First of all, a quick answer to "what the heck is a Brand Definition"?
A Brand Definition is made up of four elements. These four elements map directly to the needs and concerns in your client's mind:
Who You Are: Is your company a good fit for their style and personality?
What You Do: Do they want and need what you do?
What Makes You Different: Should they work with you instead of someone else? Are you really good enough for them to give you their big pile of hard-earned money?
Who You Can Best Help: Does what you say make them feel comfortable to actually hand over a pile of money? Does what you're selling actually work for their specific business and situation?
Why should a small business go through the preliminary branding work of creating a brand definition?
Isn't all that branding and positioning stuff for big companies like Coke and Nike?
This is a big question. And one that would take a while to write up in one shot, so I'll answer it over several posts. I'll number the thoughts/ answers to try to help keep track of them.
1. Creating a Brand Definition up front in your business creates a solid foundation for not only your brand designs, but all of your business, marketing and client communication efforts.
In other words, once you know who you are in your business, then you can stick to it – and be consistent with one message, voice, look and communication style throughout all of your materials. And, you can create all of your materials from this single perspective – which leads to a stronger brand, less client confusion, and usually, more trust overall from your clients.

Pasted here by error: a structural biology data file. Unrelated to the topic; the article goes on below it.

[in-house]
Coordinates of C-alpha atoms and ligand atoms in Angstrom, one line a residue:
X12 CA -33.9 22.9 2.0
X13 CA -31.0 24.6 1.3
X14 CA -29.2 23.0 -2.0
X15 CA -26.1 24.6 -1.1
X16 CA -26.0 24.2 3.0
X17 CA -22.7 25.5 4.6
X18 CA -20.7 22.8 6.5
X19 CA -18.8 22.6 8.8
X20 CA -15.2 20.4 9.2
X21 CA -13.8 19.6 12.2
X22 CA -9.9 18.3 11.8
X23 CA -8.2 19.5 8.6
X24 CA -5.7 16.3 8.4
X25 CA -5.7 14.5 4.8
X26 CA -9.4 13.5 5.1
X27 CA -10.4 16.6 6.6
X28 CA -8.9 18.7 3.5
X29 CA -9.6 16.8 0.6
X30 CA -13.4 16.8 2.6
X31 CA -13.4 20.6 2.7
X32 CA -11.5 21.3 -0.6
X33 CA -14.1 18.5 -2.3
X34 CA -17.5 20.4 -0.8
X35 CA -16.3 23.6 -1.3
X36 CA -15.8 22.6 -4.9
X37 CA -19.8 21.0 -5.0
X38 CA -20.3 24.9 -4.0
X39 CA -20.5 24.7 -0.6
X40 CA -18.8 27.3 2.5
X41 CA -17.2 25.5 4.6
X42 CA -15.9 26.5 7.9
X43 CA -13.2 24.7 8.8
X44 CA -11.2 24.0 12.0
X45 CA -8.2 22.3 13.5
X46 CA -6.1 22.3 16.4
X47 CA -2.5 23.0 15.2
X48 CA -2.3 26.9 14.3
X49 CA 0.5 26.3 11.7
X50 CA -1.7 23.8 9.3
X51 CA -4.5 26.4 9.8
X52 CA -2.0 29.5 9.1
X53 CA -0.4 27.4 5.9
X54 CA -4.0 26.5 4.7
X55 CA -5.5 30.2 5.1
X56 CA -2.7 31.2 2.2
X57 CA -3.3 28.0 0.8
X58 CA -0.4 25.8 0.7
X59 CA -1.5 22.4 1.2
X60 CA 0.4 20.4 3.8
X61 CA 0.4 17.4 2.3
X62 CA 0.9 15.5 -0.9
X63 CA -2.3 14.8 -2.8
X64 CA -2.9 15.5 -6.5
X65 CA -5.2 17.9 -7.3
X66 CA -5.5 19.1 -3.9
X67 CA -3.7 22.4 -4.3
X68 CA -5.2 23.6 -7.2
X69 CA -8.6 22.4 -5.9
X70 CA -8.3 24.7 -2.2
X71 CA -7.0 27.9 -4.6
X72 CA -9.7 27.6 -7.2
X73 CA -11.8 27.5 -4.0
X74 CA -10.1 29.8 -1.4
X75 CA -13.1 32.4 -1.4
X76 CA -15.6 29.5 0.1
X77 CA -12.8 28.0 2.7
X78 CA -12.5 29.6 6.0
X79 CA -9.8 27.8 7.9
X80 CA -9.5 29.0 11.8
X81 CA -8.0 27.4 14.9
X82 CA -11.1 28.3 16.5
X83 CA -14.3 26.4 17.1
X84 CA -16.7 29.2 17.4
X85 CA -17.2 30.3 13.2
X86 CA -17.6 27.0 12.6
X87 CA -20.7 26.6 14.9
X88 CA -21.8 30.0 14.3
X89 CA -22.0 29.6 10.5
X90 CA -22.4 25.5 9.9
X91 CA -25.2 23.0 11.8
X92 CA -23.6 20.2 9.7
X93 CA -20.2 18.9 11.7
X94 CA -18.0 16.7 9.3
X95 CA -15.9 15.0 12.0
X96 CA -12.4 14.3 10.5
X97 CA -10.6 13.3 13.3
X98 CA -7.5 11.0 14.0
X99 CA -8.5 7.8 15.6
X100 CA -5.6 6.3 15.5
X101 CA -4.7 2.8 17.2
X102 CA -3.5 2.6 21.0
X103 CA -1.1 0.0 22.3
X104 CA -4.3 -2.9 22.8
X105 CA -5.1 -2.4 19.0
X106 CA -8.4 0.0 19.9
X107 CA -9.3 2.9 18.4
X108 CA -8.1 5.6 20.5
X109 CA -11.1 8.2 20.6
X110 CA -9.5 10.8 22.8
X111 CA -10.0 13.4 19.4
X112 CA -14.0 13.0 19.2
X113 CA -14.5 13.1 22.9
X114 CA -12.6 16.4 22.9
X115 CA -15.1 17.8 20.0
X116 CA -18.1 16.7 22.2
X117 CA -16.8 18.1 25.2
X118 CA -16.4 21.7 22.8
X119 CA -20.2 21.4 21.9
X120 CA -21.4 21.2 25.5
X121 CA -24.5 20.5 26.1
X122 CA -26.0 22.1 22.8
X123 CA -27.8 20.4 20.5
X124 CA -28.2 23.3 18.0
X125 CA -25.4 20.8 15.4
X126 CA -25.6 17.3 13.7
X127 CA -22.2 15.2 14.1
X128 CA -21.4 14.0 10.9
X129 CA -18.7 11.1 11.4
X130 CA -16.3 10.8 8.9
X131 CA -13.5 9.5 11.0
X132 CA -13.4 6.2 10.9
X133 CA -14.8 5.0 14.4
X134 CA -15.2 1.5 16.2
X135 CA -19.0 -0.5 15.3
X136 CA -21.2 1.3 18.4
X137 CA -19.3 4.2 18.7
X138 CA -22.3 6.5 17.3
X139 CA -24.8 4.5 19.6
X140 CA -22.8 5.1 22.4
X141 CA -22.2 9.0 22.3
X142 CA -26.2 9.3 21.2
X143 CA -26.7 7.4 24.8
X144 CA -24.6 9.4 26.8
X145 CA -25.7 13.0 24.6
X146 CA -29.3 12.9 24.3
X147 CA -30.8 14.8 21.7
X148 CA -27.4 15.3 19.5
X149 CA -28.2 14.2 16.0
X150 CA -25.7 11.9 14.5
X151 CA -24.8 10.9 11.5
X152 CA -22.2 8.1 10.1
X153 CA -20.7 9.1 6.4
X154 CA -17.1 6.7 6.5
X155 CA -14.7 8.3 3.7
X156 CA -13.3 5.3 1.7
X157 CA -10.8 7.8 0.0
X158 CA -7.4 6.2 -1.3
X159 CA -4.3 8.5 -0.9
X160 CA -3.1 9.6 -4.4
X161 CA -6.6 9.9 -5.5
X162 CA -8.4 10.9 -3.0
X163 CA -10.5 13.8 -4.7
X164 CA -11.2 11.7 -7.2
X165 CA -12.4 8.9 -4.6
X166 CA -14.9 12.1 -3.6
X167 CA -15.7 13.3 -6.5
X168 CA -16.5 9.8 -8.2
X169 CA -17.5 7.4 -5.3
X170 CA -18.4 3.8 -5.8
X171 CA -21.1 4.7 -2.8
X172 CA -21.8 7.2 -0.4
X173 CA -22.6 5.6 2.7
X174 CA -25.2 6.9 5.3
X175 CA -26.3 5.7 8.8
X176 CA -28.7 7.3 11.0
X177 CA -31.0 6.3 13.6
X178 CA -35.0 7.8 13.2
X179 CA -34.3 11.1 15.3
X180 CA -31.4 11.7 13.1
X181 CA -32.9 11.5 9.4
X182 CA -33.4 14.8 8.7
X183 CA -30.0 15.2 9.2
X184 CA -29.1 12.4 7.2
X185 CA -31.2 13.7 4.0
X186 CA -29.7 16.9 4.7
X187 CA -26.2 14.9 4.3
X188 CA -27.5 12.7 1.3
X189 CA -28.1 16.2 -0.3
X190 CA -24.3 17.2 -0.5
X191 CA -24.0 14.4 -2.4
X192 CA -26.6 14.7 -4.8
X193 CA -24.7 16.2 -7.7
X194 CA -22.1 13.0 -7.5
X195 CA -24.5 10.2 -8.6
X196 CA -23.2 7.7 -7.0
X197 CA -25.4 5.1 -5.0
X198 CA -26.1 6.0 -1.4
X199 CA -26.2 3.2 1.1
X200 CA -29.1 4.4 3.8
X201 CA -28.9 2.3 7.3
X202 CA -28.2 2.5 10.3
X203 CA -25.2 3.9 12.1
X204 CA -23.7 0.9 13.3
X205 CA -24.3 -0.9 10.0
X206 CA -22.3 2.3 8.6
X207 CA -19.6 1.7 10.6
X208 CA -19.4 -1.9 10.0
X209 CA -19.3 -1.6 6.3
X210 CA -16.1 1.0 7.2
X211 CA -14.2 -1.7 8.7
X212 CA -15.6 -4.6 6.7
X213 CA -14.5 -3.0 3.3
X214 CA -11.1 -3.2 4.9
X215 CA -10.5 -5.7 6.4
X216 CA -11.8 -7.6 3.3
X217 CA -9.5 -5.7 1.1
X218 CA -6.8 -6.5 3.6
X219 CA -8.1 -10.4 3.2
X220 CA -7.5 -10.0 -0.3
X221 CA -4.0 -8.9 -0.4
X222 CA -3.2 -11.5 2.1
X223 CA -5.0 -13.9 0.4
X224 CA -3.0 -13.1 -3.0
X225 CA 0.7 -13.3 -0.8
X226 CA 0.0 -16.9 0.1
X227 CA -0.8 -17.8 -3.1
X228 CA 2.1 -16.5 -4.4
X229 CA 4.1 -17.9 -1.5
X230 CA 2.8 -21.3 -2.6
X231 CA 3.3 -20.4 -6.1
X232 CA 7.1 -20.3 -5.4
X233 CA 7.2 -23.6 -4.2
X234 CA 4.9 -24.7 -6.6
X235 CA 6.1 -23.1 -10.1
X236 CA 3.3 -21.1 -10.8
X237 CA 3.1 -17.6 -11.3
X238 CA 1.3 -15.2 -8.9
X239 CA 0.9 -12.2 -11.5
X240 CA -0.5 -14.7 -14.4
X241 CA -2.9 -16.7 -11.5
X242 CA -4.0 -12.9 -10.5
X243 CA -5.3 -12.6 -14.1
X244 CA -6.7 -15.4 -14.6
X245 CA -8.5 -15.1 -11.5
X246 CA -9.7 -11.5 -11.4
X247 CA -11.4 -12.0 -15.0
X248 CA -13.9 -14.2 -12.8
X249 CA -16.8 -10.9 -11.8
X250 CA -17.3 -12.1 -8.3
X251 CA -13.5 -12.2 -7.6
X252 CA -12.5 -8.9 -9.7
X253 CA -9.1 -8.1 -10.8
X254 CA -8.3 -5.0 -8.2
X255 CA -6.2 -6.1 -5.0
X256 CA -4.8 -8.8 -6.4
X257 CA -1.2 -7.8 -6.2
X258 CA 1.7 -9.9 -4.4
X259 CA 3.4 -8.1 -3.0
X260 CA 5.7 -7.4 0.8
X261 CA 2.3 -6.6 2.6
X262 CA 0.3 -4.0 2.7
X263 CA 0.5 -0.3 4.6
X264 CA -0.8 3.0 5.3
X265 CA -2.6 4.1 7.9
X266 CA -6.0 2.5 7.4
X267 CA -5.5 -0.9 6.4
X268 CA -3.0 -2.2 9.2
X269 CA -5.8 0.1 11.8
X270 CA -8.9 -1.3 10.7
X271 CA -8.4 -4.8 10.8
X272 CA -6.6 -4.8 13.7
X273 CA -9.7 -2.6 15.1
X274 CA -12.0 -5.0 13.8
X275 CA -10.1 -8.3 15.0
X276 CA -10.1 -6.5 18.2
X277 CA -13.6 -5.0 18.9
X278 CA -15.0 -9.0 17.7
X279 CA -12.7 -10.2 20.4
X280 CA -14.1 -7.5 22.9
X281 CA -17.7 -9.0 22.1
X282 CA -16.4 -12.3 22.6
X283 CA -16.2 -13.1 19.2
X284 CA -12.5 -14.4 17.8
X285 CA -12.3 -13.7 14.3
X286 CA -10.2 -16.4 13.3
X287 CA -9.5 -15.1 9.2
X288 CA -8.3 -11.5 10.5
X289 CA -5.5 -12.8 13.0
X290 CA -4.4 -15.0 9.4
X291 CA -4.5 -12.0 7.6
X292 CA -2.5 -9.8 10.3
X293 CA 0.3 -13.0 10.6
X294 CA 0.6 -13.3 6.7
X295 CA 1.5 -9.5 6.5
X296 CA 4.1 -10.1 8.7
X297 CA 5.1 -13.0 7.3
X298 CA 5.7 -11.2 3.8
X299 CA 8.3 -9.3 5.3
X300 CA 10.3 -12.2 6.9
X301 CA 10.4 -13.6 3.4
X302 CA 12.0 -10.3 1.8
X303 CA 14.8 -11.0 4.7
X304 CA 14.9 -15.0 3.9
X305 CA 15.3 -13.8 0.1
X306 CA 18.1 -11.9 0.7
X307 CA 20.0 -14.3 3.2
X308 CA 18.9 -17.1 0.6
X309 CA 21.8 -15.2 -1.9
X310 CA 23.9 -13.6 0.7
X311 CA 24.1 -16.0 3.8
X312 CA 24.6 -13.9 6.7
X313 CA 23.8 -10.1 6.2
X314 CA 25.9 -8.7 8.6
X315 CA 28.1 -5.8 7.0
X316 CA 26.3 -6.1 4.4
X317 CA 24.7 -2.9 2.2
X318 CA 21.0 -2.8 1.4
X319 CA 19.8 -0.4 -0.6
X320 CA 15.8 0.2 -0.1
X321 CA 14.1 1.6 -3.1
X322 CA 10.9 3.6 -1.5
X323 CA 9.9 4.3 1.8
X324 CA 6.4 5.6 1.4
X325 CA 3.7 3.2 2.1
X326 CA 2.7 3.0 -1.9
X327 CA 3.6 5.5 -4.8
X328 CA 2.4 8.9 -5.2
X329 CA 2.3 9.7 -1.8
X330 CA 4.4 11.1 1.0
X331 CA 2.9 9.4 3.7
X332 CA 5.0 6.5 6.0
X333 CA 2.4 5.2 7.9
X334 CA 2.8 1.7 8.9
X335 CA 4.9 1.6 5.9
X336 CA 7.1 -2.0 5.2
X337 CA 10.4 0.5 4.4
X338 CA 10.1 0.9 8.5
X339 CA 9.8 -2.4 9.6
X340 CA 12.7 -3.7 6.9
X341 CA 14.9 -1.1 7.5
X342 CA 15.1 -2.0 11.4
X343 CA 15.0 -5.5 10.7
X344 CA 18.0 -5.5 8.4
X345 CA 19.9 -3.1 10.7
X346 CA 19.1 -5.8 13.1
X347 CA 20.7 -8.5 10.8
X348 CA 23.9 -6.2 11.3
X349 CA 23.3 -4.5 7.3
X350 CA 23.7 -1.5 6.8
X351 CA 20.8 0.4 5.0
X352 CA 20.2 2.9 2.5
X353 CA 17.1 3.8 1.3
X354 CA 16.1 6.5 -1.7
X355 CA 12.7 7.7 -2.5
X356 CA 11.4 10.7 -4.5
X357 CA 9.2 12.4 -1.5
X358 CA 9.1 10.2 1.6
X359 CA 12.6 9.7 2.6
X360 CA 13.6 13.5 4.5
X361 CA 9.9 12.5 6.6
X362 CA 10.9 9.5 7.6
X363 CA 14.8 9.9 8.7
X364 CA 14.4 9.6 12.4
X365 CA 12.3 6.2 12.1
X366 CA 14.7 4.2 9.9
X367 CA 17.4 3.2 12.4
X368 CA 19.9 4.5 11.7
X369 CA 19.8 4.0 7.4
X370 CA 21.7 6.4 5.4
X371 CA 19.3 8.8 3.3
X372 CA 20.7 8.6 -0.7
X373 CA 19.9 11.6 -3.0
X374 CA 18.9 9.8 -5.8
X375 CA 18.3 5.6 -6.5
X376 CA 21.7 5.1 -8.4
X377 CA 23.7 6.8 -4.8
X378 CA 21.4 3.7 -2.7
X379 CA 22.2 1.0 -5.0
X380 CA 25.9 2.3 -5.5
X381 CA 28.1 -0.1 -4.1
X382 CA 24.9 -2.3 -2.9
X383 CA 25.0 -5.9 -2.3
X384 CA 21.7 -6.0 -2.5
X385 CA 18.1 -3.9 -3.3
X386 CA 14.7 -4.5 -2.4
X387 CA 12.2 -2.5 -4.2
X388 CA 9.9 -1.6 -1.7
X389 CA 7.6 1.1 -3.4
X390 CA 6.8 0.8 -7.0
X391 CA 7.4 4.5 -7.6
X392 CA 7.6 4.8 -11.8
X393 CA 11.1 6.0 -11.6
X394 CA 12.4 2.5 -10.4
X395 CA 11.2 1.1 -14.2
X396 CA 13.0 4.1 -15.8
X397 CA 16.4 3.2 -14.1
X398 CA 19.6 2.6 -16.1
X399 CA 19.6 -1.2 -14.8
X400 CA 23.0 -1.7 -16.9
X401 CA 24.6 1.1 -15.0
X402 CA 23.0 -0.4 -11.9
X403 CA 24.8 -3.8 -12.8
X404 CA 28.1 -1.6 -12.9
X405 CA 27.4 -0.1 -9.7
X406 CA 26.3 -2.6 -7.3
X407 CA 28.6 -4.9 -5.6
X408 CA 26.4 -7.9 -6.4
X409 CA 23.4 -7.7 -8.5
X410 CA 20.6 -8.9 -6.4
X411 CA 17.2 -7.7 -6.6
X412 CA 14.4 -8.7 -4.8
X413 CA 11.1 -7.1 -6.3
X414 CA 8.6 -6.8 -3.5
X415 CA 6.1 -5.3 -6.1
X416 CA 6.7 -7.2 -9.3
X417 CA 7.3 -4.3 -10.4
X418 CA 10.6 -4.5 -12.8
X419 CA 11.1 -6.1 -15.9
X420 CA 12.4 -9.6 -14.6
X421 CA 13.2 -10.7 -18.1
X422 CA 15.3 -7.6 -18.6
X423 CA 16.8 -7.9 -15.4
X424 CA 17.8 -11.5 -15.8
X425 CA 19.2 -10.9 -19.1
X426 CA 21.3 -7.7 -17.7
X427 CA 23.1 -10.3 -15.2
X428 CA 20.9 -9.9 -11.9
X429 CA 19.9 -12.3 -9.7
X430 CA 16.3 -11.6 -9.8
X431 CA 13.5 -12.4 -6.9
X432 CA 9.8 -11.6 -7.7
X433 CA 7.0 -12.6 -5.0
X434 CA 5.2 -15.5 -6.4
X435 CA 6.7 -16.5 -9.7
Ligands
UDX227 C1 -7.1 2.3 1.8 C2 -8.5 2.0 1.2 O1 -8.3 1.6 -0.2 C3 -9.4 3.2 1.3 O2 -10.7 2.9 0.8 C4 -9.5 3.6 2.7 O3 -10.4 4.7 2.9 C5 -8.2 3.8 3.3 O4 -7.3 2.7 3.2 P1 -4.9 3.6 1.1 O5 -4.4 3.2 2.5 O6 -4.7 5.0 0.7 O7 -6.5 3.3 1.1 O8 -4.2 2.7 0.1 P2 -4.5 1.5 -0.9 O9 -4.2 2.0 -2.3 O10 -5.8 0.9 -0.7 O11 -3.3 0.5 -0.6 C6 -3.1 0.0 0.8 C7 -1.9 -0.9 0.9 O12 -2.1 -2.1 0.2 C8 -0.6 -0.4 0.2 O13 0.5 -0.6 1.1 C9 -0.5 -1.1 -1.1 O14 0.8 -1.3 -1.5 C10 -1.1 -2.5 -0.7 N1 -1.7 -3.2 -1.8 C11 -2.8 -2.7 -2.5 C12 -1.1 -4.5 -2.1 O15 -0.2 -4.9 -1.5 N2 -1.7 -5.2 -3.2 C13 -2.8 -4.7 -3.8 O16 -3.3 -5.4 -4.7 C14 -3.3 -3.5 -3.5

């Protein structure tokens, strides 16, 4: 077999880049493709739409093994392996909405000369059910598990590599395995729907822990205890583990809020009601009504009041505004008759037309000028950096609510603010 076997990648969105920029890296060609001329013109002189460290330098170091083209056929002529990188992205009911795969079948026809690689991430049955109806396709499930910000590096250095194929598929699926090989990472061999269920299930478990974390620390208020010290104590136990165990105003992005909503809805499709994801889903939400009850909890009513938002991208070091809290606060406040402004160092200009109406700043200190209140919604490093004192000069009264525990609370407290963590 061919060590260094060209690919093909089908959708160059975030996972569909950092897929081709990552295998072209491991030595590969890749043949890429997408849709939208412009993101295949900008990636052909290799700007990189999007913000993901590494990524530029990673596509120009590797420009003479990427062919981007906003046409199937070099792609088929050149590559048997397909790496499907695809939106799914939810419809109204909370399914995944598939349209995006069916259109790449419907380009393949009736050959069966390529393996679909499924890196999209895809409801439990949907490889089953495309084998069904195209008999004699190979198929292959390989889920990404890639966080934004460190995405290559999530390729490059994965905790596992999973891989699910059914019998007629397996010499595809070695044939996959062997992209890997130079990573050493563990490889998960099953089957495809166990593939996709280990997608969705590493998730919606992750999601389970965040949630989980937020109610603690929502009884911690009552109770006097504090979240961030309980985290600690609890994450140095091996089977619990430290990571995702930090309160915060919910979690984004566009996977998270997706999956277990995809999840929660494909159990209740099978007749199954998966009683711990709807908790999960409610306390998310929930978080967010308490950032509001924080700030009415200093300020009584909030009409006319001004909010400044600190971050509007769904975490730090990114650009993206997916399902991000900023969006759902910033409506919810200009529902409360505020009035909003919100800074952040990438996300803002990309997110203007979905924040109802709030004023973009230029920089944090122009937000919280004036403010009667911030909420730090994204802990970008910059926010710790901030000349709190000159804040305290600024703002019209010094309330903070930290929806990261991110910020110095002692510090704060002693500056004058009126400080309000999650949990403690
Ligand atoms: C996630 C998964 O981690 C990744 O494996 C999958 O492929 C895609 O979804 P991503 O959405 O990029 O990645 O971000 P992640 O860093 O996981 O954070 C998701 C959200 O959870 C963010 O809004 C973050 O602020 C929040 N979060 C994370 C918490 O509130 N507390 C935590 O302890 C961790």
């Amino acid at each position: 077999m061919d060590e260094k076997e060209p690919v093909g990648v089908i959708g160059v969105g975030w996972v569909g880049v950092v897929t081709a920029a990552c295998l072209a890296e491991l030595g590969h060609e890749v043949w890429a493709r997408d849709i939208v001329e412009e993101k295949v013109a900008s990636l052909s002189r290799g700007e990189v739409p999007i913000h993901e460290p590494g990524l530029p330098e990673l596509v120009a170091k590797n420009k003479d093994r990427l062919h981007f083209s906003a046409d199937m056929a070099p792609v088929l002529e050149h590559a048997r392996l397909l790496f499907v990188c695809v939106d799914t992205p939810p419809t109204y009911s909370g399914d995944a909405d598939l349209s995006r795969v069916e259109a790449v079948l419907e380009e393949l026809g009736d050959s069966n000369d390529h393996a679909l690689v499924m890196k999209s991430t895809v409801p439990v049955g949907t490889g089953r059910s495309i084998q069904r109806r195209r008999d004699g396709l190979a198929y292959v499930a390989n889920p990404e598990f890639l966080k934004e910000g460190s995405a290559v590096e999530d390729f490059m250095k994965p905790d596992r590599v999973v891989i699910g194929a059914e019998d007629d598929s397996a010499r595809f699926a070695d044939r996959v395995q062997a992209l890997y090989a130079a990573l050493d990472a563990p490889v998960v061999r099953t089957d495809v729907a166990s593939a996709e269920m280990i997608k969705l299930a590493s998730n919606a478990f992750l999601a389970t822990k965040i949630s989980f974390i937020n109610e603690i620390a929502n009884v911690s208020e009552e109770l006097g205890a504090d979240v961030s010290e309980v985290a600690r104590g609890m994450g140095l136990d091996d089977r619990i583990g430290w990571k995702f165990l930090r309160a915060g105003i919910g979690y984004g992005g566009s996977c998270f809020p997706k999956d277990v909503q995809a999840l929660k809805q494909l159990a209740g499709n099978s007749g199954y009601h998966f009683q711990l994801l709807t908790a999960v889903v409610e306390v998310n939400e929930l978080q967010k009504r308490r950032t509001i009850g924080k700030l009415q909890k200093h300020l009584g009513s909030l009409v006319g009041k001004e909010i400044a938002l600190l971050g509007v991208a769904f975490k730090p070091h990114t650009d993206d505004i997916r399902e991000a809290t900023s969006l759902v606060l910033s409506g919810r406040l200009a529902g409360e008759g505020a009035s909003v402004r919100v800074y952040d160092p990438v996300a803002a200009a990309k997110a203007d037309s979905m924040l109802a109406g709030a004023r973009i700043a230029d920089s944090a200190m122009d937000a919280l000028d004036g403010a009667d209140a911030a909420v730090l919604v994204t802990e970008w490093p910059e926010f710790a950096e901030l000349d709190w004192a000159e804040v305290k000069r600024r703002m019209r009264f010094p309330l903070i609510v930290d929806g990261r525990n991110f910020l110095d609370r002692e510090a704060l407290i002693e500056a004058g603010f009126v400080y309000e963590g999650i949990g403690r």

A lot of small business owners present an inconsistent brand/ message/ persona to their prospects and clients either because they're still trying to figure out who they are in their businesses, or because they think that they're tailoring their business description to the person who they've just met.
So they morph from persona to persona, depending on who they think the prospective client is, or what networking event they're at. Instead of appealing to more clients, this can confuse them – imagine that you're talking to a business owner at a Chamber event, and they describe their business one way, and then the next week you see them at another mixer and they say something different – wouldn't that be disarming?
I know when I see this in action, I wonder if I'm losing it a bit. Next, I wonder if the person I'm talking to really knows what they're talking about.
Instead, define your business clearly, at the beginning of your business, and stick to the definition as closely as possible. You'll create a better overall impression with the people you meet.